The initial emergency measures were mainly taken by the competent authorities at the national or regional level. We then quickly moved our focus to European coordination, in which EU member states and institutions have been helping each other. It was also a joint EU effort that delivered 56 tons of medical equipment to China in February.
While infection and disease protection is predominantly regulated by national law, cooperation among EU member states and the EU institutions has been very close. Just to give you one practical example: The European Commission plays a key role in organizing and coordinating the EU-wide procurement and production of personal protective equipment. Given the different development of the pandemic across Europe, it is clear that countries and regions will continue to adjust their measures according to the concrete situation on the ground. But in Europe we are well aware of the need for coordination and willing to strengthen it further.
The German government has issued an unprecedented package of 750 billion euros to weather the economic storm of the pandemic. How does the German government evaluate the impact brought by the pandemic to the German economy and the whole European market? Would Germany tend to agree with more flexible fiscal regulations toward all EU members this year, as some countries have argued? Among all contingency measures relating to the economy, fiscal measures, labor, and industrial supports, what is deemed as the most urgent goal?
The severe global health crisis we are facing has brought about an unforeseen global economic downtrend. It has therefore been essential to quickly agree on measures to mitigate the economic impact both at the national and at the European level.
The measures at the national level are unprecedented in volume and directed to both the individual citizen and companies across the board. The German parliament, the Bundestag, in late March passed an additional budget of 156 billion euros, almost half the amount of the original federal annual budget. To minimize unemployment, the government has quickly expanded the so-called “Kurzarbeit” (short-time work scheme), where the government steps in to pay part of the salary if employees cannot be employed full-time anymore. Self-employed and small companies are entitled to support payments of up to 15,000 euros. To further ensure liquidity, companies may revert to publicly funded credit lines and tax deferrals.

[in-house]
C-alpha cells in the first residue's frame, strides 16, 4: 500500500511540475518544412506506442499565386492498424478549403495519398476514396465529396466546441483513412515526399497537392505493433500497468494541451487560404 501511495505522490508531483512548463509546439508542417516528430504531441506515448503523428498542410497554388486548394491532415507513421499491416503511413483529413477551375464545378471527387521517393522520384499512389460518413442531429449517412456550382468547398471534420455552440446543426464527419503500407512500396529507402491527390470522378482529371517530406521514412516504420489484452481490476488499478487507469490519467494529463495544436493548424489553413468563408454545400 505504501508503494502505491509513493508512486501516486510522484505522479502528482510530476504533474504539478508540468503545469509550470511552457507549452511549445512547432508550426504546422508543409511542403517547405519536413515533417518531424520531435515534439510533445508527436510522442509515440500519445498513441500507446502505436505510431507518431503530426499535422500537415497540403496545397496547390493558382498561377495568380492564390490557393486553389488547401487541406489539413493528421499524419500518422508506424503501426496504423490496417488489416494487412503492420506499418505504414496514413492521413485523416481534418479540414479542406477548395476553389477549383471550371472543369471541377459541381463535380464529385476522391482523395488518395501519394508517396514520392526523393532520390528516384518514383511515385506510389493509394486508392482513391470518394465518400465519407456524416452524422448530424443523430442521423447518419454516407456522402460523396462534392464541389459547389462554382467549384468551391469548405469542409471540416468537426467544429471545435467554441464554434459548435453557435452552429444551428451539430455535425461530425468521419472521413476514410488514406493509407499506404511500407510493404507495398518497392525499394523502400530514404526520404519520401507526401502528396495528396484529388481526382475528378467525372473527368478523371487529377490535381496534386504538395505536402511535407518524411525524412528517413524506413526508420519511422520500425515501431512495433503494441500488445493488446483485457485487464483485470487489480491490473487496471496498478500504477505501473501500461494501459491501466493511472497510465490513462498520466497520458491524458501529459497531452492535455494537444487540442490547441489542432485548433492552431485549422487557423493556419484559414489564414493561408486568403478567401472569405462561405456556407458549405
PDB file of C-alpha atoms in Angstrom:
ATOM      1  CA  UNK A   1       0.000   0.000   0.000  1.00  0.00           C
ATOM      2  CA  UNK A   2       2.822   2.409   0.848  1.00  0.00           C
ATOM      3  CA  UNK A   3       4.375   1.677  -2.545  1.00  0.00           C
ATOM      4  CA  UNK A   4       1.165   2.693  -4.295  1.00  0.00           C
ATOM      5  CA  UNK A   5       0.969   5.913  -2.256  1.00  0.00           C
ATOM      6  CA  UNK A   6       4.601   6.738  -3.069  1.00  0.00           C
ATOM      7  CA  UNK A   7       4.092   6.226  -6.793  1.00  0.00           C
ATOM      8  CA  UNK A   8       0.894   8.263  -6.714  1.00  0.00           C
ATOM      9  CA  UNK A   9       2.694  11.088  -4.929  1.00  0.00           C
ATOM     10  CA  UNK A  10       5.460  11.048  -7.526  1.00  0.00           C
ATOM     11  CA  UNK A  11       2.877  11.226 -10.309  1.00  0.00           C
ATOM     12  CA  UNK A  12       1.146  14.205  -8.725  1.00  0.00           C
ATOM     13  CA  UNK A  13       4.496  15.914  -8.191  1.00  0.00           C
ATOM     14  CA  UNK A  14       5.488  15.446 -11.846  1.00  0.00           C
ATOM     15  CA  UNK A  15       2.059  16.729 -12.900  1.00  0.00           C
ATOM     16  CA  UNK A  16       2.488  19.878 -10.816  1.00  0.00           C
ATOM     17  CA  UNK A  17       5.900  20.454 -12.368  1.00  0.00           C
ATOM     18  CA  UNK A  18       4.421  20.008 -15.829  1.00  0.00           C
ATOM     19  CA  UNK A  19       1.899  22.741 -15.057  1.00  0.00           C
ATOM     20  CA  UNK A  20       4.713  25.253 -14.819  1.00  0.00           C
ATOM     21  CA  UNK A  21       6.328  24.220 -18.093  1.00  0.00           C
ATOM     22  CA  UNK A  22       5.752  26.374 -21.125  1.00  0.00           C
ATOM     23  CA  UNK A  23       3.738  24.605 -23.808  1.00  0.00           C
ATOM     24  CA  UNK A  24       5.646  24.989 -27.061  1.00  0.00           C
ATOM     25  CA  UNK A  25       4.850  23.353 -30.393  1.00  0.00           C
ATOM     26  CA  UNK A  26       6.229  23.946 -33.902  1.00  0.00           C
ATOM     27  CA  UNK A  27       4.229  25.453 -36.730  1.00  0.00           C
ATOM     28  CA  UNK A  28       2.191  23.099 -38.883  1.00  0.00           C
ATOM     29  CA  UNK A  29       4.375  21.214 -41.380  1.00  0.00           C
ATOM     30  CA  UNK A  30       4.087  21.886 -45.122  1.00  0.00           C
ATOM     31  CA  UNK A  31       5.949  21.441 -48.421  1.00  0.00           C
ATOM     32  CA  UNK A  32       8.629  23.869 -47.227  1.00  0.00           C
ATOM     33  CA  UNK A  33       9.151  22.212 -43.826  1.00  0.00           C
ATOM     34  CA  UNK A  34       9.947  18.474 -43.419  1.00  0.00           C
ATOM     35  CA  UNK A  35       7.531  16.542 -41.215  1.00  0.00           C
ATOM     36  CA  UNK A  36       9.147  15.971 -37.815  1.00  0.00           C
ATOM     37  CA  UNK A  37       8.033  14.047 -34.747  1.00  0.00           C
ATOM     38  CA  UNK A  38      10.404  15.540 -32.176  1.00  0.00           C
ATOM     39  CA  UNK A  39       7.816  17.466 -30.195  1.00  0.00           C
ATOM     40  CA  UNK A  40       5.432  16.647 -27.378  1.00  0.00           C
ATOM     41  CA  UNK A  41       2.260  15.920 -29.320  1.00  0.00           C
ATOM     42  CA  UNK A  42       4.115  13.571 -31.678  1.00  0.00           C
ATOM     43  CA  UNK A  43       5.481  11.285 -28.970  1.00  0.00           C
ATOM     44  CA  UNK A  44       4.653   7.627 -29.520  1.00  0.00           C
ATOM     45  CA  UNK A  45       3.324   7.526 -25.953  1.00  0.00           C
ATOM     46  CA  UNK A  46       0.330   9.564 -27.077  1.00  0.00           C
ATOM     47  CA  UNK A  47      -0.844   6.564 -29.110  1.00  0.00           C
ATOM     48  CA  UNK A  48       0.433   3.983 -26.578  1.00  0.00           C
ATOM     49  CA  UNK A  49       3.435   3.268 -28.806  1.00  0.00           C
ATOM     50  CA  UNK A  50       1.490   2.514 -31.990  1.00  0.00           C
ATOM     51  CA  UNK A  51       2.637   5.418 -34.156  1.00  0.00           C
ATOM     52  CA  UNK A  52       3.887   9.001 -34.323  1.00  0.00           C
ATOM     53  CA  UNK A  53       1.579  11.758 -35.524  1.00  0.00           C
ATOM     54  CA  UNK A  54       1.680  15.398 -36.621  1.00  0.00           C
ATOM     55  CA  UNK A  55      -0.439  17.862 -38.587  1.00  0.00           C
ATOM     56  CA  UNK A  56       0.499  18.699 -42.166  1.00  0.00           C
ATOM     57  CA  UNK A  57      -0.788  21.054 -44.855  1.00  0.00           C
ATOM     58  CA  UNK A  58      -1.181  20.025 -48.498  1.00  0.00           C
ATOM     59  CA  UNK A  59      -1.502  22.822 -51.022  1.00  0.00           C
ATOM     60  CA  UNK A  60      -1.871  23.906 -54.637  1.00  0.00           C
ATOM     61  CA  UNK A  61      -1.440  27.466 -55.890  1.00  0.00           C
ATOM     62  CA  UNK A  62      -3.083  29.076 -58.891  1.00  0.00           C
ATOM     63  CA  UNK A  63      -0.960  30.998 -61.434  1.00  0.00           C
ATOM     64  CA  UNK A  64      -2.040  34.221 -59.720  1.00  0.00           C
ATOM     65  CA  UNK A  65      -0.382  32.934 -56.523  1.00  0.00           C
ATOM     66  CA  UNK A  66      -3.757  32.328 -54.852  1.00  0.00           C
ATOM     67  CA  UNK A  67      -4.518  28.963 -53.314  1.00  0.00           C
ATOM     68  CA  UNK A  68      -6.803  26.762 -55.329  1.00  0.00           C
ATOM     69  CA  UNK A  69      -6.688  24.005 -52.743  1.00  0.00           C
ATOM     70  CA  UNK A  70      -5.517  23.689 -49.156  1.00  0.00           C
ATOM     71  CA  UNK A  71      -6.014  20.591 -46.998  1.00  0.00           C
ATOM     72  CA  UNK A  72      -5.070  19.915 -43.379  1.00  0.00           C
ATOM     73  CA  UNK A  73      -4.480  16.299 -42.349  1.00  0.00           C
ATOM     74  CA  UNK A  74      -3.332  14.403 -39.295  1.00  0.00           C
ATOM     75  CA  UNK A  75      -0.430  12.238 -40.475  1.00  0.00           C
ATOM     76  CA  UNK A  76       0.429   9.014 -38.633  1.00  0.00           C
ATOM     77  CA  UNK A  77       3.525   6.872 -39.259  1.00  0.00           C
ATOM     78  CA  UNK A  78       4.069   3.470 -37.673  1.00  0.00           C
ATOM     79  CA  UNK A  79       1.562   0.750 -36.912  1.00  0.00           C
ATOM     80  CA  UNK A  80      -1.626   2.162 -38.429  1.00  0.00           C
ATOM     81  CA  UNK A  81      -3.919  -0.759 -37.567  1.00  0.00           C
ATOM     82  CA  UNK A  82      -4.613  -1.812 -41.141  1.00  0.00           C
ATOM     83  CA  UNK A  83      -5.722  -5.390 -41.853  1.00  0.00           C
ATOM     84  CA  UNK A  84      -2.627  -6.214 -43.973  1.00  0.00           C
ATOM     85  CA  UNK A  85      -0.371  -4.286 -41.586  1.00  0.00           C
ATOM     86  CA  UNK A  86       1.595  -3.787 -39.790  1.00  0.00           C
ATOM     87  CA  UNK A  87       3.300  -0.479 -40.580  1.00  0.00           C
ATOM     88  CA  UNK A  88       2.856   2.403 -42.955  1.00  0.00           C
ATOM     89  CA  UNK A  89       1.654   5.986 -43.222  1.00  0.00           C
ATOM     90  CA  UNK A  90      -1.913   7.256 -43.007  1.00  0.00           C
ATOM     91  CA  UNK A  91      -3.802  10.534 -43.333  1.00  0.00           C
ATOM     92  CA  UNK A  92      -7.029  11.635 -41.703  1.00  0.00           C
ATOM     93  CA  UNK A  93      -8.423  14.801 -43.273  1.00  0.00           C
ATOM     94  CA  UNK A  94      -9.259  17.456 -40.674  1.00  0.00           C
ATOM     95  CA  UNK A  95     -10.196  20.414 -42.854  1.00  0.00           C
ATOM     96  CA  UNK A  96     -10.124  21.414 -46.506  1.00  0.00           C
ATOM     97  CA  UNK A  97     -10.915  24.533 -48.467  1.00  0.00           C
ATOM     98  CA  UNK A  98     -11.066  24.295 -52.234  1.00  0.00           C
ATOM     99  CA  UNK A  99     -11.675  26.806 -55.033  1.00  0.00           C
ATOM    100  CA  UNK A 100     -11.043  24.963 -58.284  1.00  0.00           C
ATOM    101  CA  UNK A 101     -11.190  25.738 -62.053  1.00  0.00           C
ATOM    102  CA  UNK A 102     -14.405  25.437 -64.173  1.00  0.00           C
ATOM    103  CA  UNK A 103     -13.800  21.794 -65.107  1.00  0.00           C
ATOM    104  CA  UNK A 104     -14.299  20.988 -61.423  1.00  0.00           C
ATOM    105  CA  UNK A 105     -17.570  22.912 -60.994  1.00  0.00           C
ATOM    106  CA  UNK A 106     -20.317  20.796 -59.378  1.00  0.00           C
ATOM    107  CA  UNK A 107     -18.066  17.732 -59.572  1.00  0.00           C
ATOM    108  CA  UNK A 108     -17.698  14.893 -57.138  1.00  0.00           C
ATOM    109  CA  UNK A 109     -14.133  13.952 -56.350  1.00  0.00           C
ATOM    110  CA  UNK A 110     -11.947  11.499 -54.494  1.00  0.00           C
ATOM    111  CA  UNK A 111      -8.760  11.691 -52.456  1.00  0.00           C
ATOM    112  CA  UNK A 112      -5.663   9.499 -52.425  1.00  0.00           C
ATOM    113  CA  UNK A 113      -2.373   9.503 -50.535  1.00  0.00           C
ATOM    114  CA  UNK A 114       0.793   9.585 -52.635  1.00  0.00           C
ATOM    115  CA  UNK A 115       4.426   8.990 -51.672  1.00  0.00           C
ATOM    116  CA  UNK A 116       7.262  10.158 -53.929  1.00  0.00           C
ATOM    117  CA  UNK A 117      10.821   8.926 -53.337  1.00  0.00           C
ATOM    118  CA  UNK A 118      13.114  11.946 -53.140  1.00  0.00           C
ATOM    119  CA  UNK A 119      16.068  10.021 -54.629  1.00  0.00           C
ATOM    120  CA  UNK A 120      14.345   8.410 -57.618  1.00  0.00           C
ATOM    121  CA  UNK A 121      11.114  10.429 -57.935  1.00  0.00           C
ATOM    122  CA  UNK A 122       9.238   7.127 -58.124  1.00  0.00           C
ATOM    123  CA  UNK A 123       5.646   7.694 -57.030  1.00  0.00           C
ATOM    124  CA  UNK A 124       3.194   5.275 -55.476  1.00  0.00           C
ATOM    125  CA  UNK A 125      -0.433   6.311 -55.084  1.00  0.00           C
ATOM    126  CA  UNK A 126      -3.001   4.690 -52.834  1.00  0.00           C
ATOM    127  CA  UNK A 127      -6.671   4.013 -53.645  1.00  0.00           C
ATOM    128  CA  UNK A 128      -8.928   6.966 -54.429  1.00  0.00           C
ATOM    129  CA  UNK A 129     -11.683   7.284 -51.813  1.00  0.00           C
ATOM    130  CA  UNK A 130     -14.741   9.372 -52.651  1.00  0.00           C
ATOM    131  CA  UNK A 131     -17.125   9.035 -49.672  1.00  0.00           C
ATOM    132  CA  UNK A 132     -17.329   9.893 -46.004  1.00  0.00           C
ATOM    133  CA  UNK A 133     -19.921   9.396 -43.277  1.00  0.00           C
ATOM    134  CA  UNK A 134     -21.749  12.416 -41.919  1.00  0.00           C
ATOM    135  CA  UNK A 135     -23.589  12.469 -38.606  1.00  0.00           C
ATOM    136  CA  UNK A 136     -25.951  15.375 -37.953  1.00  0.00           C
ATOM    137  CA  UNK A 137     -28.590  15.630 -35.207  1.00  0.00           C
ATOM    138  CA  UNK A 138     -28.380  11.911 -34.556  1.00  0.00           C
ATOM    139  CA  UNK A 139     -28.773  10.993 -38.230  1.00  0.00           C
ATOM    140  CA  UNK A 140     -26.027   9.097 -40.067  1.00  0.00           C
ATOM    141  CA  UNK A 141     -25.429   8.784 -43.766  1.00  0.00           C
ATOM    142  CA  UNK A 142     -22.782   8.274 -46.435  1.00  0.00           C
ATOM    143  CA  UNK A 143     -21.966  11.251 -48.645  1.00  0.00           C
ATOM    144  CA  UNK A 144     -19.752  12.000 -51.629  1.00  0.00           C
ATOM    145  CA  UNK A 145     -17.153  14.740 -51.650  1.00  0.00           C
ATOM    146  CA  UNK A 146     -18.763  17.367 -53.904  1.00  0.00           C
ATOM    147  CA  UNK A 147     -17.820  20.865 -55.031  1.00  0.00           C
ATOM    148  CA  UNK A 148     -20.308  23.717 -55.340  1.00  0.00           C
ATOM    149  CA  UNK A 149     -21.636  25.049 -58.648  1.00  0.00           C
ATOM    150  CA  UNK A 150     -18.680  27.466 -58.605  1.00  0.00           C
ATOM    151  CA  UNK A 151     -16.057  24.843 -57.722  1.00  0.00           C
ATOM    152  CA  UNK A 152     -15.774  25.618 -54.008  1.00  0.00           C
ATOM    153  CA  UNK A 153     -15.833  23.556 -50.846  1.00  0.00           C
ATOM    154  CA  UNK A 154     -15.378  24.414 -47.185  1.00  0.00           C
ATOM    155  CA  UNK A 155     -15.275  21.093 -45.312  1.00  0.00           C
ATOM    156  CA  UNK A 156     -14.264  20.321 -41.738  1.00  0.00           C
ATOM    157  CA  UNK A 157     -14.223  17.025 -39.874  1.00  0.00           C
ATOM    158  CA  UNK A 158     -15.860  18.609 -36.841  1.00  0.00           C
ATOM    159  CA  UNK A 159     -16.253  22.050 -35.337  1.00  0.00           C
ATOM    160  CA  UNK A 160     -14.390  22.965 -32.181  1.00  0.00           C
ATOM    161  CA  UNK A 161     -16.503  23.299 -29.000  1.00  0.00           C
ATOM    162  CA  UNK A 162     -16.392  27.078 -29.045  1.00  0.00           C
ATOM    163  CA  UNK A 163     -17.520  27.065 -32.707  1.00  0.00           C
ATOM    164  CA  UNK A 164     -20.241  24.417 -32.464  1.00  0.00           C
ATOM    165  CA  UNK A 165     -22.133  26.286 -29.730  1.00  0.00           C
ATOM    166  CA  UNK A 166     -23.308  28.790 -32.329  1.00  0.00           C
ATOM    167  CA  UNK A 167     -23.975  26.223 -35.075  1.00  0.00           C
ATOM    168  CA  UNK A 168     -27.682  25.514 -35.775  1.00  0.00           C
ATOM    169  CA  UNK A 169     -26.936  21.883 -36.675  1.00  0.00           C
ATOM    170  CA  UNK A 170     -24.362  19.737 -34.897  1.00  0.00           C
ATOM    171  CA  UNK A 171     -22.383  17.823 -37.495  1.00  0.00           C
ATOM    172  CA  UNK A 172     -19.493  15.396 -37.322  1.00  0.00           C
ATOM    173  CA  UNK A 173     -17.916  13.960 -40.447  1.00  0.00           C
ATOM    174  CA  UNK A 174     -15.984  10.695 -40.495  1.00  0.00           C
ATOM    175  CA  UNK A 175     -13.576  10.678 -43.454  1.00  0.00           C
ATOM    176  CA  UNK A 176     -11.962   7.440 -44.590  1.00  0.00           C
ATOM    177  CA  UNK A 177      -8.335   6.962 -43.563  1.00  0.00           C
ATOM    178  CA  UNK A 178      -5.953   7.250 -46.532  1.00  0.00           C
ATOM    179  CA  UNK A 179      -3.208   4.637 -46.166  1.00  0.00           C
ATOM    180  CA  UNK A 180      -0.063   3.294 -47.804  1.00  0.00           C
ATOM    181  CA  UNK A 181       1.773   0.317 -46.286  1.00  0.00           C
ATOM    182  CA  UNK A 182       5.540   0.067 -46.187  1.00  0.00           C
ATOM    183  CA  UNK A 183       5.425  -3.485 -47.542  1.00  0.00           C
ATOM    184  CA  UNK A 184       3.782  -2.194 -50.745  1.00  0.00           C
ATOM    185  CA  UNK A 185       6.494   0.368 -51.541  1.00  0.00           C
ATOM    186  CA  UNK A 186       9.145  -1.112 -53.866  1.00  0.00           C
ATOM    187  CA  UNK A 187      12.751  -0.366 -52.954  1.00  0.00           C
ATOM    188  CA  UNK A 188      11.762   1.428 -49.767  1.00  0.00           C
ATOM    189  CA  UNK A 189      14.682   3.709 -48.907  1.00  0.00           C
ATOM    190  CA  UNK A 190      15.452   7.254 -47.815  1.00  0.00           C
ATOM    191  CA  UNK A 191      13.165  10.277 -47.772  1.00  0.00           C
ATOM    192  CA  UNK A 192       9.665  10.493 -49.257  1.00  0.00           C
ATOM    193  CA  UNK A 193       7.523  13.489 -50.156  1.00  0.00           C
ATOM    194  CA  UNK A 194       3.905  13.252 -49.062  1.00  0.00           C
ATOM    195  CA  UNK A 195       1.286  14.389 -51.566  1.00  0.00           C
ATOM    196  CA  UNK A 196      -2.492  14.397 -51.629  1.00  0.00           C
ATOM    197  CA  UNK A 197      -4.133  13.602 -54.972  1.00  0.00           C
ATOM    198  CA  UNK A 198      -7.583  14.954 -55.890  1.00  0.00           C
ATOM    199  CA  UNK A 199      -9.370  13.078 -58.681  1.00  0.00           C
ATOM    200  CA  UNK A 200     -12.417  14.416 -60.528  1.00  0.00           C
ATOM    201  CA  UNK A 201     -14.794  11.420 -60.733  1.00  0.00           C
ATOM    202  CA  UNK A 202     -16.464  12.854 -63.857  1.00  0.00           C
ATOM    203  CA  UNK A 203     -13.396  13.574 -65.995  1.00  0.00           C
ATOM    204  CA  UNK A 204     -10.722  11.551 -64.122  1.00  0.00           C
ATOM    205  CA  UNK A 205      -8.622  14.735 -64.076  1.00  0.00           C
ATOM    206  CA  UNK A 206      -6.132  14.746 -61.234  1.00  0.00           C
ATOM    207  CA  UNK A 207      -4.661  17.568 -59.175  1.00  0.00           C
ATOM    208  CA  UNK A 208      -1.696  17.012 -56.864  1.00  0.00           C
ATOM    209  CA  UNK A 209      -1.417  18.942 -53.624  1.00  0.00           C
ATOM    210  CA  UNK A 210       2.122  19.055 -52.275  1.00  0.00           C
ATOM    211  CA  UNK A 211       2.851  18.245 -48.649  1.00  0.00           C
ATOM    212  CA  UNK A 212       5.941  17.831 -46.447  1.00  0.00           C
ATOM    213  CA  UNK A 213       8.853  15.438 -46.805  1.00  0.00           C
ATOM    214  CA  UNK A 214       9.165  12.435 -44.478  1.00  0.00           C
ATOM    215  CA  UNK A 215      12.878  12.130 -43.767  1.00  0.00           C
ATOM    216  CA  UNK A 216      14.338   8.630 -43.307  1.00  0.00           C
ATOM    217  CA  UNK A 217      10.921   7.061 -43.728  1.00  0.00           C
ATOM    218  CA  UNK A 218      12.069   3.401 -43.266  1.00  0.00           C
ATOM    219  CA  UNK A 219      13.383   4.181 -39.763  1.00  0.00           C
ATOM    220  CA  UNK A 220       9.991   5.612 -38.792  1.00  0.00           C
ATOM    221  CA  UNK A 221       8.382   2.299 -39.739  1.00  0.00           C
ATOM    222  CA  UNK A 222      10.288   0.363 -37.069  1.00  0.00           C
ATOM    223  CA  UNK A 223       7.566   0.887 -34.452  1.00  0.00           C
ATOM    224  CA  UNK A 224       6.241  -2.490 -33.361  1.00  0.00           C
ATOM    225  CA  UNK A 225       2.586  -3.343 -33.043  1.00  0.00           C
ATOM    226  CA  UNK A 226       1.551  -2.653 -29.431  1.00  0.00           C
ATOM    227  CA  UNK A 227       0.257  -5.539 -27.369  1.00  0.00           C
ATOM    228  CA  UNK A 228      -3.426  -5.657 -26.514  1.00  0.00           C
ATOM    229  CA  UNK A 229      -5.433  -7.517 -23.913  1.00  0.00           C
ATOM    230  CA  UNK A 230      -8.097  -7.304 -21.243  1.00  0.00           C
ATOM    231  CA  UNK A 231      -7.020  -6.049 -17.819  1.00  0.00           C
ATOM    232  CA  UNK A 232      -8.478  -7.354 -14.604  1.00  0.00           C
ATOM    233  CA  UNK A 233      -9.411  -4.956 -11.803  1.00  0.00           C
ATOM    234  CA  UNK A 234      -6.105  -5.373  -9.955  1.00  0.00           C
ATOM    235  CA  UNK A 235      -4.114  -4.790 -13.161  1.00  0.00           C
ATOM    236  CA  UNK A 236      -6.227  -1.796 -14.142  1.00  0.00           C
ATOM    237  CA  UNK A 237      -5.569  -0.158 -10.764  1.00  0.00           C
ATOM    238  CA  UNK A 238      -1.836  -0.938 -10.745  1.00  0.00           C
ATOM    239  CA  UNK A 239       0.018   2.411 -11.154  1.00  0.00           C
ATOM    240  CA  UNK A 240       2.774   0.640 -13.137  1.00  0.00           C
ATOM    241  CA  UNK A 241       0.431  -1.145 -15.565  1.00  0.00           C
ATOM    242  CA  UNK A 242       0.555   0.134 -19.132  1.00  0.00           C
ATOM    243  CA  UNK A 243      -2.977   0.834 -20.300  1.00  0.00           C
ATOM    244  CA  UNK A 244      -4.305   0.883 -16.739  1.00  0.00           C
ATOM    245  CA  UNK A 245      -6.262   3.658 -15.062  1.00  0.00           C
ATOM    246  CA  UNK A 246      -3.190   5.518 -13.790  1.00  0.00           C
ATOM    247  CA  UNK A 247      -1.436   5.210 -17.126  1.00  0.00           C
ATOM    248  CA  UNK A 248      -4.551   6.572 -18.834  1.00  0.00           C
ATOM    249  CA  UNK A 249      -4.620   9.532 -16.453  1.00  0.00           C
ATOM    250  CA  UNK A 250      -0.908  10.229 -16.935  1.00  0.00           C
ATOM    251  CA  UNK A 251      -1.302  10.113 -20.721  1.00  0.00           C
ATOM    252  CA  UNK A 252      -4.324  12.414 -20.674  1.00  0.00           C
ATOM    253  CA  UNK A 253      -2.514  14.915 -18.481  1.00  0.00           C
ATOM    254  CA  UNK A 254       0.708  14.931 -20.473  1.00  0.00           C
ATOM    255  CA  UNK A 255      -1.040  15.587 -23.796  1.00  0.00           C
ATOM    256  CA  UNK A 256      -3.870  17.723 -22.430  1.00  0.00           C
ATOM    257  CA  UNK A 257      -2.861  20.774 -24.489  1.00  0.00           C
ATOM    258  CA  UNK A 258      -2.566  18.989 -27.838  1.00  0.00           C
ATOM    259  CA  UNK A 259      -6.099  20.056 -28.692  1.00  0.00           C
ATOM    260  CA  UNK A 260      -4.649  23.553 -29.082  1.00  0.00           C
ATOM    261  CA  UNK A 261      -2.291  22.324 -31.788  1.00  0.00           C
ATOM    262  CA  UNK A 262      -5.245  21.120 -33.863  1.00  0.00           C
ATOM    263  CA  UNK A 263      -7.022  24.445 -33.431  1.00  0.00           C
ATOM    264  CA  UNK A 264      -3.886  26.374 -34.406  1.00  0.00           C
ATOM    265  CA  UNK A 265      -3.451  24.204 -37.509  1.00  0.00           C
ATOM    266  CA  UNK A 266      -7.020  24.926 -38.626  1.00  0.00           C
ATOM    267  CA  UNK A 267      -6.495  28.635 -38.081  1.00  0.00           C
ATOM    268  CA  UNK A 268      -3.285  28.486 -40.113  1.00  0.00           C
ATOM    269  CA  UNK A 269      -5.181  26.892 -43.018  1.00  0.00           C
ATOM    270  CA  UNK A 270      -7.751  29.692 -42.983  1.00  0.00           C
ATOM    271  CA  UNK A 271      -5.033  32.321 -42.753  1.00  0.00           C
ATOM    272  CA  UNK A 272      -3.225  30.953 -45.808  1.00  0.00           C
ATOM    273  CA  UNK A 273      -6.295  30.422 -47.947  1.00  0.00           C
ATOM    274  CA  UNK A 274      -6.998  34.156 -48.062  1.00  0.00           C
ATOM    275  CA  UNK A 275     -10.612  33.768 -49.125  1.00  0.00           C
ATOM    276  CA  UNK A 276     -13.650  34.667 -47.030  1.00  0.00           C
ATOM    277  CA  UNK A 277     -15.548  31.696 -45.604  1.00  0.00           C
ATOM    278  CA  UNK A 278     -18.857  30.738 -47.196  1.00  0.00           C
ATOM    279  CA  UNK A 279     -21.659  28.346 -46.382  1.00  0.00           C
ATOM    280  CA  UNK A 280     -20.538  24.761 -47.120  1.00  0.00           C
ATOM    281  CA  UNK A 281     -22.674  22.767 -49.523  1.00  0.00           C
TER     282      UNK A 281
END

At the EU level, member states have recently envisaged an additional support package of 500 billion euros. The European Stability Mechanism will be further developed in the form of faster and more targeted budget assistance to member states. In addition, liquidity for small and medium-sized enterprises will be ensured via a pan-European guarantee fund. The European Commission’s SURE program will provide EU member states with financial support for short-time work measures.
In the medium and long run, what kind of political impact could you envision after the Covid-19 outbreak in Europe? Will there be a new wave of radical right-wing, xenophobia sentiments coming up? What are the German government’s current measures to counter social prejudices?
From my observation, mutual solidarity and support of necessary restrictive measures among EU citizens is strong. The key task will be to mitigate the economic and social consequences and find ways to support those that have suffered most.
With regard to xenophobia and discrimination, let me emphasize very clearly that any attempt to use this pandemic to stir racial discrimination or prejudice will not be tolerated in Germany ― neither by the German public nor the German government. Political leaders and representatives of our society have publicly condemned incidents when they have occurred in the past, and they stand ready to do so time and again.
Xenophobia and discrimination must be stopped decisively whenever and wherever it occurs. My hope is therefore that such efforts will be made continuously and explicitly across the world to avoid any sort of prejudice and discrimination. Also for the foreigners in China, many of whom consider China their home and have great affection for the country and the Chinese people, public support is vital. When, for example, news came up of re-imported cases from abroad, it was important to state that most of these were returning Chinese nationals in order to avoid misconceptions of foreigners´ behavior.